What are your “5 Things I Wish Someone Told Me Before I Became CEO” and why?

I love this question. I’ve learned a ton since becoming CEO, but here are a few of the key things I now abide by:

  1. Set your mission! This is the most important thing you will do. You cannot build a ship, hire a team to help power it, nor reach wherever you are trying to go if you have no idea where you are headed. Even the most pioneering of companies need to have direction. Over time, this will get less and less attention because you will focus on execution. It is a MUST to think 10 years down the road and ask, “what does the future look like when I win and this company is a huge success?”
  2. Plan as if today is your last.This one sounds bad, but it is practical. Everything I create has process, order, and structure. Make sure your team, company, products, and you have a plan in case you are struck by a bus tomorrow. The only way to continue building your company is to free up work, and one of the most effective ways of doing this is creating structure that others can then execute.
  3. Spend beyond your means.This may sound counter-intuitive, but growing up in an environment with extremely limited resources, using capital in ways that may not immediately make sense was taboo; however, for those who are starting their first company, even though you will be bootstrapped, you will have to learn to spend large amounts of money in ways you never thought you would. By all means be conservative, but don’t be caught off guard when you spend thousands of dollars for a key marketing activation. While working at larger corporations, this kind of expense seems much less personal. Make sure you balance that impersonal, objective approach with a frugal mindset when it comes to capital raising and spending.
  4. Get used to filling in your own blanks.You have to reflect, you have to be critical, and you have to be strategic, all while executing. This means you must learn about yourself and figure out how you can best optimize your time. Create a few principles and your own “wish someone told me” list to help guide you.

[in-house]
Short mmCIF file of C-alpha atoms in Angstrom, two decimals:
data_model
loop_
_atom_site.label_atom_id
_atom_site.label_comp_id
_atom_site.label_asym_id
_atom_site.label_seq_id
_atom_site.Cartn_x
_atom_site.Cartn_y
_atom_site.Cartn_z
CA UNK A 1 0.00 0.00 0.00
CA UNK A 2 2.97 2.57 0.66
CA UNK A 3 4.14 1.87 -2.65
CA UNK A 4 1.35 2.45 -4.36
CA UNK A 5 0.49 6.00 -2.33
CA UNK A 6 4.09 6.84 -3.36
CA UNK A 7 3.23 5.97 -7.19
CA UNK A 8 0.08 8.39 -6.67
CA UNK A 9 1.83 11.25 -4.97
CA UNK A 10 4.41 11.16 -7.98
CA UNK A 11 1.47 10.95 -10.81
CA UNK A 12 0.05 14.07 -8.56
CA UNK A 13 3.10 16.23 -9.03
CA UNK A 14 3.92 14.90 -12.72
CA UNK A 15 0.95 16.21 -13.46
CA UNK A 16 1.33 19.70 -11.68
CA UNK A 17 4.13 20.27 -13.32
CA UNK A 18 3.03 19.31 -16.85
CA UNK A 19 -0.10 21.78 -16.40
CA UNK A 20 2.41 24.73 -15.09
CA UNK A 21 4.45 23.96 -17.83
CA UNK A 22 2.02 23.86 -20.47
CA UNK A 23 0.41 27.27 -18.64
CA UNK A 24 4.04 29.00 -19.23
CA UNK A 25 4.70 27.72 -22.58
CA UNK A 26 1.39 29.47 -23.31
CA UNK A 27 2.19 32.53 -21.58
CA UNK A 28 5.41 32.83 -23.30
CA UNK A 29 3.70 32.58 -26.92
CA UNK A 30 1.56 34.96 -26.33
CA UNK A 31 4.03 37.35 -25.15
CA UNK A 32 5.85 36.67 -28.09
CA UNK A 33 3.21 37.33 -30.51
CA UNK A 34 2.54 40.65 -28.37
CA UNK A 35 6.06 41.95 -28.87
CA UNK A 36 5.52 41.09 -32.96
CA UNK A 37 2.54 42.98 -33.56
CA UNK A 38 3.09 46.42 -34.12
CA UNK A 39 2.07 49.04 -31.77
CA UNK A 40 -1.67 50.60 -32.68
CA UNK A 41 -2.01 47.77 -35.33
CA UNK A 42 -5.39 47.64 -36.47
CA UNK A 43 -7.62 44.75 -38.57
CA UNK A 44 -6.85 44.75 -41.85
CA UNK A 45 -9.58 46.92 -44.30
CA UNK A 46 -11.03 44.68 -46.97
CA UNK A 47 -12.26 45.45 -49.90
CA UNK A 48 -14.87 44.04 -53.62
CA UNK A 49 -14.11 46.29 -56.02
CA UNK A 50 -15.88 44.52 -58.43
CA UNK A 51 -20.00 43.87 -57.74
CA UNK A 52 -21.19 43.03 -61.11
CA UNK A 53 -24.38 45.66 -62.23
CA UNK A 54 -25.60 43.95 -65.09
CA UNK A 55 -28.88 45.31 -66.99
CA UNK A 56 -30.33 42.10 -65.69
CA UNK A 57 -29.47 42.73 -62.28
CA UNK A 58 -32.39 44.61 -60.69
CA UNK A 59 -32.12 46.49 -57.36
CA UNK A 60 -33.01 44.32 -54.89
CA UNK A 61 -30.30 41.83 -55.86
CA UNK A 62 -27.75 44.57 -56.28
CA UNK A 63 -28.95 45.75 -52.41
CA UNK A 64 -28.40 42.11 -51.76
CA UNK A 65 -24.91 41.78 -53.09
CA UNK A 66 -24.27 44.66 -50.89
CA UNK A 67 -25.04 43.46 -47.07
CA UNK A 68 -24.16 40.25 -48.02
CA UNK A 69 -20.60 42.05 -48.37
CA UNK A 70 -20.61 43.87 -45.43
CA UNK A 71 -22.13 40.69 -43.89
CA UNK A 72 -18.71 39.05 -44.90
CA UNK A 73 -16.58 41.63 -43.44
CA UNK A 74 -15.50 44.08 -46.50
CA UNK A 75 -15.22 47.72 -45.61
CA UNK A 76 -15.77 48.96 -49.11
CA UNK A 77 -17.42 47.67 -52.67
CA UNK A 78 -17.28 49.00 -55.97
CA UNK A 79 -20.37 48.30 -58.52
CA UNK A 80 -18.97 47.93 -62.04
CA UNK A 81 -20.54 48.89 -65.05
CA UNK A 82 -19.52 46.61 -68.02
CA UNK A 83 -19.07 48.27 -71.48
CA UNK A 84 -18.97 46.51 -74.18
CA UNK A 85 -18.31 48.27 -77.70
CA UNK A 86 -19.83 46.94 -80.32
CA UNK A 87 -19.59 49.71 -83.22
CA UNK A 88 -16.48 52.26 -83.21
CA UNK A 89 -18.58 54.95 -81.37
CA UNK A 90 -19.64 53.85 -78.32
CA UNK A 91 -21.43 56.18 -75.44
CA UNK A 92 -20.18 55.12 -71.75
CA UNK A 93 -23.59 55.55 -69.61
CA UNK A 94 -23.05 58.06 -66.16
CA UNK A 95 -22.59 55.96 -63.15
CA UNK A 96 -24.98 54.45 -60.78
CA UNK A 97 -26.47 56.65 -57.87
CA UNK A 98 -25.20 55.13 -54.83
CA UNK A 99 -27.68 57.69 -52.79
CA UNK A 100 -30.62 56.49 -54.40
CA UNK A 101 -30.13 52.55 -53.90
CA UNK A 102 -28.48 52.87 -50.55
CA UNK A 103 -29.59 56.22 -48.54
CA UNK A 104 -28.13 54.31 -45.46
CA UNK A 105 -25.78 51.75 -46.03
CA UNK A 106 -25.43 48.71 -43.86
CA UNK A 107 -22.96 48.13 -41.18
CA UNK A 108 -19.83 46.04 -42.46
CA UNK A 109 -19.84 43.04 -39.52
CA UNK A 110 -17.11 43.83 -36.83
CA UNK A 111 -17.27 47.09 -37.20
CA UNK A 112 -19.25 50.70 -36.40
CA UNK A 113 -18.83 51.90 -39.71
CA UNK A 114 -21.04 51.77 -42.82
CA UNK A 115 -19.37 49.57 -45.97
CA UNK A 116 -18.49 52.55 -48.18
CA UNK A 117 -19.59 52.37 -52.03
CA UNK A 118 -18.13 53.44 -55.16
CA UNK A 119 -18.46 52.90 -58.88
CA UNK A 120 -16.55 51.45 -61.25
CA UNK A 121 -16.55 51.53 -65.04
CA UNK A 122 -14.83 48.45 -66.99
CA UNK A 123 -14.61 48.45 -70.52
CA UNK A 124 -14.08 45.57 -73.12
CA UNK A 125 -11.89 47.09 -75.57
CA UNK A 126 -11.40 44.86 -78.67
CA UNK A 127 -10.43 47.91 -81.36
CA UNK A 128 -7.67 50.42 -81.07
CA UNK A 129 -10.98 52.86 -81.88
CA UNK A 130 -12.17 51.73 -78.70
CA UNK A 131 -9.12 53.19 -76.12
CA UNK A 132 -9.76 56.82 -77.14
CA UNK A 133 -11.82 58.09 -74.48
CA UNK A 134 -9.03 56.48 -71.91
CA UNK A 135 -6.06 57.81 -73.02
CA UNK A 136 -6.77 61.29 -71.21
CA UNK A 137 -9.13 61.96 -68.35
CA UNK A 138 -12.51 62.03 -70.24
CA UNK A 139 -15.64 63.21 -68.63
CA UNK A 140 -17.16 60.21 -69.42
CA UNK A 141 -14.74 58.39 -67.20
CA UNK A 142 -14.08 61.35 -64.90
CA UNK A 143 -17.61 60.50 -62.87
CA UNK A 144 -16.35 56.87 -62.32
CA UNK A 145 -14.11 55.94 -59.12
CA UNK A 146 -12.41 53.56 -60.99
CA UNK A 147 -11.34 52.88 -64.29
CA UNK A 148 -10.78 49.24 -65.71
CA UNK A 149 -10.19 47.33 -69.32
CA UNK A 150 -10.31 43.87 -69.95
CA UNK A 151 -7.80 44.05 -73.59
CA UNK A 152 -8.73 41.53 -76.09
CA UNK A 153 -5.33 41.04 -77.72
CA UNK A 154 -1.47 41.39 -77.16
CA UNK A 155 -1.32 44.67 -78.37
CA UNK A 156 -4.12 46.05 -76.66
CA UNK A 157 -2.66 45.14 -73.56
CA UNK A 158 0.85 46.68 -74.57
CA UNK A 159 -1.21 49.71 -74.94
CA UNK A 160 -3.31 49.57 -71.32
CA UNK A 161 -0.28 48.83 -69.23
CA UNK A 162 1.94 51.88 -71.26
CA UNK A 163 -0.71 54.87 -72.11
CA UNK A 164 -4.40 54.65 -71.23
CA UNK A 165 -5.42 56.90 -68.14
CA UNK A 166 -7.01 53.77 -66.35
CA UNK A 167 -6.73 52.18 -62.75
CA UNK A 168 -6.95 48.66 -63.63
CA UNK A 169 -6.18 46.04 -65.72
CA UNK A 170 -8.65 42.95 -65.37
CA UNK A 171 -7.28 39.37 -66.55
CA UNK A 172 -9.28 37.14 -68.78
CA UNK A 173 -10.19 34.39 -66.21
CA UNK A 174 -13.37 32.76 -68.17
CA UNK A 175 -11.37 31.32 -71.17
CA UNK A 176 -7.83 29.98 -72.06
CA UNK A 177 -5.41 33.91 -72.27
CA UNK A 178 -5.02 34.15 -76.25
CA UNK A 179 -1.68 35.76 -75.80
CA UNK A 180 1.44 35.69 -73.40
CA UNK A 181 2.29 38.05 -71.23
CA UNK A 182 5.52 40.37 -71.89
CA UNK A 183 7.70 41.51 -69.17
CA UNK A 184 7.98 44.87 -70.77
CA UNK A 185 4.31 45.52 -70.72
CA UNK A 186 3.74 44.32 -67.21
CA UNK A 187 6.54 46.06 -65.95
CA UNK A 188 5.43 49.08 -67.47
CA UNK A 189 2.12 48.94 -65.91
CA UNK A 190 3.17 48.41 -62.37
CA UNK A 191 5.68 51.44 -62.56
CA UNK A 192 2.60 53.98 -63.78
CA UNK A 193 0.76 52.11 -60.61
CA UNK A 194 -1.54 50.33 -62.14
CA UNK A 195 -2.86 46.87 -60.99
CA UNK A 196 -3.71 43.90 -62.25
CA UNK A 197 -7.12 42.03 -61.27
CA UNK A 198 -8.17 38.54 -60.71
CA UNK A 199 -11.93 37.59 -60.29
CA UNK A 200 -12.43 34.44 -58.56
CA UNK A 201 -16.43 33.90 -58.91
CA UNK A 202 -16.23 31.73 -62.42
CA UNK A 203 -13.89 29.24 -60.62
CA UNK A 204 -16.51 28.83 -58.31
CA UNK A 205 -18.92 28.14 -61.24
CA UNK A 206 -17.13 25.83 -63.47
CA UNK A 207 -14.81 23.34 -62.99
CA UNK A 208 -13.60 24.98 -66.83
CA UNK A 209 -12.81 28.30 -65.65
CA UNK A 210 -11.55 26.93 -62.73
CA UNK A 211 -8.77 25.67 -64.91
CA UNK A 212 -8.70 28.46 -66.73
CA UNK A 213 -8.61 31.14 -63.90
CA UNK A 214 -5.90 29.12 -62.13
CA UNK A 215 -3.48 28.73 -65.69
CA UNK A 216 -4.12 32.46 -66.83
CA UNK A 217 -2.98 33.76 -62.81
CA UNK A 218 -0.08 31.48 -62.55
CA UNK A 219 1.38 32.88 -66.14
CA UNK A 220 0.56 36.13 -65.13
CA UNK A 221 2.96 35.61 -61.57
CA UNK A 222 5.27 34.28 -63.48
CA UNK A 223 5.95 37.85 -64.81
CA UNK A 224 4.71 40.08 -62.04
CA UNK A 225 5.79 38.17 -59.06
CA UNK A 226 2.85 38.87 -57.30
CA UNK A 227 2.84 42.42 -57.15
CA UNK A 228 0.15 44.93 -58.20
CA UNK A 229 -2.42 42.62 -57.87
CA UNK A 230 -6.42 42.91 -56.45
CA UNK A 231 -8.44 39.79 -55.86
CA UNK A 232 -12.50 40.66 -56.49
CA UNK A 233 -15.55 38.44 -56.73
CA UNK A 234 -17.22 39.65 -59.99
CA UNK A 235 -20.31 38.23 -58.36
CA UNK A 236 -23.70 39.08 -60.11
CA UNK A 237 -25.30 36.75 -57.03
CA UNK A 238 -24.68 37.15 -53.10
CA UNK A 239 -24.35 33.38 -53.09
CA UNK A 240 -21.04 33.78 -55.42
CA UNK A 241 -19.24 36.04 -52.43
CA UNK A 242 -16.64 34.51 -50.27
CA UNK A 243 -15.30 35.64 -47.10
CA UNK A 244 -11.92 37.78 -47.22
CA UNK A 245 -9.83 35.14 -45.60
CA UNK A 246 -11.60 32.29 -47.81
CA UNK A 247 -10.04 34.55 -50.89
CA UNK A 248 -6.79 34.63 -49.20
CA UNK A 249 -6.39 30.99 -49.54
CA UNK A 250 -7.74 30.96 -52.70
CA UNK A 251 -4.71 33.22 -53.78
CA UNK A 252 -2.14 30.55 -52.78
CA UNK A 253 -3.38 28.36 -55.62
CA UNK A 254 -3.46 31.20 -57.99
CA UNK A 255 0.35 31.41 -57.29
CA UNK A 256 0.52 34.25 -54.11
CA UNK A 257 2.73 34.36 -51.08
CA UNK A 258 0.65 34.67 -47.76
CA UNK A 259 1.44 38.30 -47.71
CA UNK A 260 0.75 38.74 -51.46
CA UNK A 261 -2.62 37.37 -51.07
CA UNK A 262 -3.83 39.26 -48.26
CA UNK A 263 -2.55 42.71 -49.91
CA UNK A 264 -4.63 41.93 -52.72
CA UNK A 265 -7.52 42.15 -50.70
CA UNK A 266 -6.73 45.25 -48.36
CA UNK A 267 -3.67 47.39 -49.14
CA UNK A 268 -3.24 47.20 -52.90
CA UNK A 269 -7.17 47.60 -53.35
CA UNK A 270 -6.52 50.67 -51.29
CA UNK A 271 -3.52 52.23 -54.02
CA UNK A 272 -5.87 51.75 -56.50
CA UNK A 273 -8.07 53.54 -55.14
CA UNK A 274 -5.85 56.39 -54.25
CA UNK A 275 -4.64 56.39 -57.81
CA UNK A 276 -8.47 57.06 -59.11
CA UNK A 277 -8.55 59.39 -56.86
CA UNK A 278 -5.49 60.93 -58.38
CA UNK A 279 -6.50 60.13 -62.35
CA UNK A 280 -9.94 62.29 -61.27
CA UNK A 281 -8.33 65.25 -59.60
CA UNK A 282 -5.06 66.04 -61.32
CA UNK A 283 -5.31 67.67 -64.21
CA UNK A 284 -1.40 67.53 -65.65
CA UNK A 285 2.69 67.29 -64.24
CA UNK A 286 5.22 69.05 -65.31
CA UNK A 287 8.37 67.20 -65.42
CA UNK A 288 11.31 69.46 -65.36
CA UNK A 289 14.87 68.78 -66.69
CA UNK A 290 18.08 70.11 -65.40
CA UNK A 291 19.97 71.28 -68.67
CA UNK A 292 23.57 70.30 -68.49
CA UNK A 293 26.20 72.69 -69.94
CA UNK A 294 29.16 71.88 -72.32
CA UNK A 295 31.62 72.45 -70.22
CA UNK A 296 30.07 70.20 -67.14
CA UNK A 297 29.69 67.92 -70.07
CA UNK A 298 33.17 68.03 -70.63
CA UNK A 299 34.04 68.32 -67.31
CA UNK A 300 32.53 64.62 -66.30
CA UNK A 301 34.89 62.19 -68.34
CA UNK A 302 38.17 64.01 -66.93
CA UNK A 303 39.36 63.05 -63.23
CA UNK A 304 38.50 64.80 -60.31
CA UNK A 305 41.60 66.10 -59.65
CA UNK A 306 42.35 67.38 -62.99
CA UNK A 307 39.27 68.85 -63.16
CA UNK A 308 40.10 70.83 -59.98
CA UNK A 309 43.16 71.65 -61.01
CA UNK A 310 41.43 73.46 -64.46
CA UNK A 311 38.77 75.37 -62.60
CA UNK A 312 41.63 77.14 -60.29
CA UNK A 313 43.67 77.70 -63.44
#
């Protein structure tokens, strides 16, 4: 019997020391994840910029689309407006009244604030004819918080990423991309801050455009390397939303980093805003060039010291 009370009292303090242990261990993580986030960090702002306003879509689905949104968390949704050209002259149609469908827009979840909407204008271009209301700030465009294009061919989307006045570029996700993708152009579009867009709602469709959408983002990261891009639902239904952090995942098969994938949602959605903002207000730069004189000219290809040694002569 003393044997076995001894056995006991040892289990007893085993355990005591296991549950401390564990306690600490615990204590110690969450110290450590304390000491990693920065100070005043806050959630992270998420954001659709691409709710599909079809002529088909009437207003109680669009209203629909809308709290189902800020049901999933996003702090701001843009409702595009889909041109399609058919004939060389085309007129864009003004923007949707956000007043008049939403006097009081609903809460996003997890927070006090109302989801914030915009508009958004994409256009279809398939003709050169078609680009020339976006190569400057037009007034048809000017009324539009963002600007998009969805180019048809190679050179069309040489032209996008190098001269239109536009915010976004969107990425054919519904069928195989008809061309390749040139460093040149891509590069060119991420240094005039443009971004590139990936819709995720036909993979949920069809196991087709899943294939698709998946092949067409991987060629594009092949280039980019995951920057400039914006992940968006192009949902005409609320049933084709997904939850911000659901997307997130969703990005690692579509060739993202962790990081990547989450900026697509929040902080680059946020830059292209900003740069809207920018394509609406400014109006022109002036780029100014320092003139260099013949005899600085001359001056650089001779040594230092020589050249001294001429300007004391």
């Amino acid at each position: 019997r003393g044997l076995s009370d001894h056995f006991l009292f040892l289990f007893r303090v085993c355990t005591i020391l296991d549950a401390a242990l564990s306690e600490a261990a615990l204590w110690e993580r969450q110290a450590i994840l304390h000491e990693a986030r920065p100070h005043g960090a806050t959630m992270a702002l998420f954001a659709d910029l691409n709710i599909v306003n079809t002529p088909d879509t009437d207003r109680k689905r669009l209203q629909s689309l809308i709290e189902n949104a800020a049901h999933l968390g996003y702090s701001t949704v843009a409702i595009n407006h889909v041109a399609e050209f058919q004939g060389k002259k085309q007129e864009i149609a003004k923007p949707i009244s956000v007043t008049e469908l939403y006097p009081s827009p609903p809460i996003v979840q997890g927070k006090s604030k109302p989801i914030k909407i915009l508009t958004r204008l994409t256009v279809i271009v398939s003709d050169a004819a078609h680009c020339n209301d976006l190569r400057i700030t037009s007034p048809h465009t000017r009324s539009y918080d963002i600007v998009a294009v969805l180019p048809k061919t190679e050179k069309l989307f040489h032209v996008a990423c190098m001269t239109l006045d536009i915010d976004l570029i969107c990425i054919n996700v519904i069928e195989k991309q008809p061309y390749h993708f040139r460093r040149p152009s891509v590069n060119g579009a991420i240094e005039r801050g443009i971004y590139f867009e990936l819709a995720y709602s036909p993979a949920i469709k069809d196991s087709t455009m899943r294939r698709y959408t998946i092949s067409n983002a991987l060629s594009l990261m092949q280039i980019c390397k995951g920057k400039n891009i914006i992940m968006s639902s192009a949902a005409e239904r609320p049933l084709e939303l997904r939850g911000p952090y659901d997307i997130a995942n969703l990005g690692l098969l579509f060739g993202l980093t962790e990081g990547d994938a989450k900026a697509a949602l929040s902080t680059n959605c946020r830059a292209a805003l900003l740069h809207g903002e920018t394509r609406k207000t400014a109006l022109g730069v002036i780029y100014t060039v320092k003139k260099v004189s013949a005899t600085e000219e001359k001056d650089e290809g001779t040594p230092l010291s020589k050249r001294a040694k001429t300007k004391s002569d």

5. Go ahead. Fill in your own ________.

You are a person of great influence. If you could inspire a movement that would bring the most amount of good to the most amount of people, what would that be? You never know what your idea can trigger.

Asking where things (i.e. products) come from and where they go when you are done using them is a great way we can all start to be more cognizant of our carbon footprint and impact on the world and others. As mentioned previously, this process, movement, and thinking is called the “Lifecycle of Beauty” at Plantioxidants. We use this to emphasize where everything a customer gets has come from and what to do with it when they are done (e.g. mail us back their empty products to get 10% off their next order). The “Lifecycle of Beauty” movement would be hugely beneficial for us all as consumers of any products. Doing the best you can to advance the planet and people, especially through your own “Lifecycle of” standards, is the movement I hope will grow.

Can you please give us your favorite “Life Lesson Quote”? Can you share how that was relevant to you in your life?

There are so many! I don’t rely on just one, but I would say “learn how you learn” is one that I came up with early on and continue to follow. You will learn new things every day when starting a company and being a CEO, so it is very helpful to understand the best way for you to learn as quickly and efficiently as possible.

Some of the biggest names in Business, VC funding, Sports, and Entertainment read this column. Is there a person in the world, or in the US with whom you would love to have a private breakfast or lunch with, and why?

There are so many people! I’d love to have a long dinner with Alexander Wendt, Peter Thiel, and Hillary Clinton to discuss geopolitical advancements and theory. It would be great to have dinner with Walter Isaacson to talk about his approach to autobiographies. I’d love to go on a long bike ride or run with Prince Harry to speak with him about starting the Invictus Games and other future projects. The list goes on and on! I love interesting people who set out on their own, while respecting the general parameters we all must follow as a species.